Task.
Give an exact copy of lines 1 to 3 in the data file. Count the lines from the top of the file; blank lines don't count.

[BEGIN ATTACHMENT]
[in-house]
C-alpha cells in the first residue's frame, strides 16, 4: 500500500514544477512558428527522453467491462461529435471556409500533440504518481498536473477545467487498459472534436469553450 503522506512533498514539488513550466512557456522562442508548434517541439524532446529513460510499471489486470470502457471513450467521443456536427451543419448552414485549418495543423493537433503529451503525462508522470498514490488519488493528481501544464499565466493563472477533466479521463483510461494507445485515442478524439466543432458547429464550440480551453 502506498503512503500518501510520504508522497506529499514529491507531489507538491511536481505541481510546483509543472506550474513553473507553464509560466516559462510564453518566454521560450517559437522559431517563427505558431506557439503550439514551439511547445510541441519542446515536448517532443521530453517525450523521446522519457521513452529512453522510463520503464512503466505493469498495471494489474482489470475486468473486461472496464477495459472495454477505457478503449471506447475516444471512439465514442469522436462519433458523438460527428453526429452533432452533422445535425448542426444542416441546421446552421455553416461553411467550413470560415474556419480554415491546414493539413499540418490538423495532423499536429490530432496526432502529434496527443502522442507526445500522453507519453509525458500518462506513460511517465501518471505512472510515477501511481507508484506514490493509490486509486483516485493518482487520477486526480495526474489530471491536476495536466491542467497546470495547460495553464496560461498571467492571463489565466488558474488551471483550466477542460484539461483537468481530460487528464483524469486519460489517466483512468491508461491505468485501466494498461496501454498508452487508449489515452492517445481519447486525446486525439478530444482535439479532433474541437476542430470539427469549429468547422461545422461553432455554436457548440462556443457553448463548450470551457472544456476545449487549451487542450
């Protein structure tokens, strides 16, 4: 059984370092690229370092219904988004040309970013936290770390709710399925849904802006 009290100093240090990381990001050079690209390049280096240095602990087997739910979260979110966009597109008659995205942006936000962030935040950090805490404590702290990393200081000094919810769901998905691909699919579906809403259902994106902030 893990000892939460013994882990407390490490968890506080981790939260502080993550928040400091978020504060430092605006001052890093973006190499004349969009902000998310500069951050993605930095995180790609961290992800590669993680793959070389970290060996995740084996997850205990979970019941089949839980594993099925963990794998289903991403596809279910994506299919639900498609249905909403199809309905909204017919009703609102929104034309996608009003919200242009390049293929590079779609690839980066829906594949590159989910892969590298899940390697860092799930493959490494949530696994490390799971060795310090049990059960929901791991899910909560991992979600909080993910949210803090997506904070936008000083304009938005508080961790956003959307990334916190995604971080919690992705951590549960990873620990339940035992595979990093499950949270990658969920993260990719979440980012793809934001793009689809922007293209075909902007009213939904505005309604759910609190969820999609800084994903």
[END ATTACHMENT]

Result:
[in-house]
C-alpha cells in the first residue's frame, strides 16, 4: 500500500514544477512558428527522453467491462461529435471556409500533440504518481498536473477545467487498459472534436469553450 503522506512533498514539488513550466512557456522562442508548434517541439524532446529513460510499471489486470470502457471513450467521443456536427451543419448552414485549418495543423493537433503529451503525462508522470498514490488519488493528481501544464499565466493563472477533466479521463483510461494507445485515442478524439466543432458547429464550440480551453 502506498503512503500518501510520504508522497506529499514529491507531489507538491511536481505541481510546483509543472506550474513553473507553464509560466516559462510564453518566454521560450517559437522559431517563427505558431506557439503550439514551439511547445510541441519542446515536448517532443521530453517525450523521446522519457521513452529512453522510463520503464512503466505493469498495471494489474482489470475486468473486461472496464477495459472495454477505457478503449471506447475516444471512439465514442469522436462519433458523438460527428453526429452533432452533422445535425448542426444542416441546421446552421455553416461553411467550413470560415474556419480554415491546414493539413499540418490538423495532423499536429490530432496526432502529434496527443502522442507526445500522453507519453509525458500518462506513460511517465501518471505512472510515477501511481507508484506514490493509490486509486483516485493518482487520477486526480495526474489530471491536476495536466491542467497546470495547460495553464496560461498571467492571463489565466488558474488551471483550466477542460484539461483537468481530460487528464483524469486519460489517466483512468491508461491505468485501466494498461496501454498508452487508449489515452492517445481519447486525446486525439478530444482535439479532433474541437476542430470539427469549429468547422461545422461553432455554436457548440462556443457553448463548450470551457472544456476545449487549451487542450
């Protein structure tokens, strides 16, 4: 059984370092690229370092219904988004040309970013936290770390709710399925849904802006 009290100093240090990381990001050079690209390049280096240095602990087997739910979260979110966009597109008659995205942006936000962030935040950090805490404590702290990393200081000094919810769901998905691909699919579906809403259902994106902030 893990000892939460013994882990407390490490968890506080981790939260502080993550928040400091978020504060430092605006001052890093973006190499004349969009902000998310500069951050993605930095995180790609961290992800590669993680793959070389970290060996995740084996997850205990979970019941089949839980594993099925963990794998289903991403596809279910994506299919639900498609249905909403199809309905909204017919009703609102929104034309996608009003919200242009390049293929590079779609690839980066829906594949590159989910892969590298899940390697860092799930493959490494949530696994490390799971060795310090049990059960929901791991899910909560991992979600909080993910949210803090997506904070936008000083304009938005508080961790956003959307990334916190995604971080919690992705951590549960990873620990339940035992595979990093499950949270990658969920993260990719979440980012793809934001793009689809922007293209075909902007009213939904505005309604759910609190969820999609800084994903």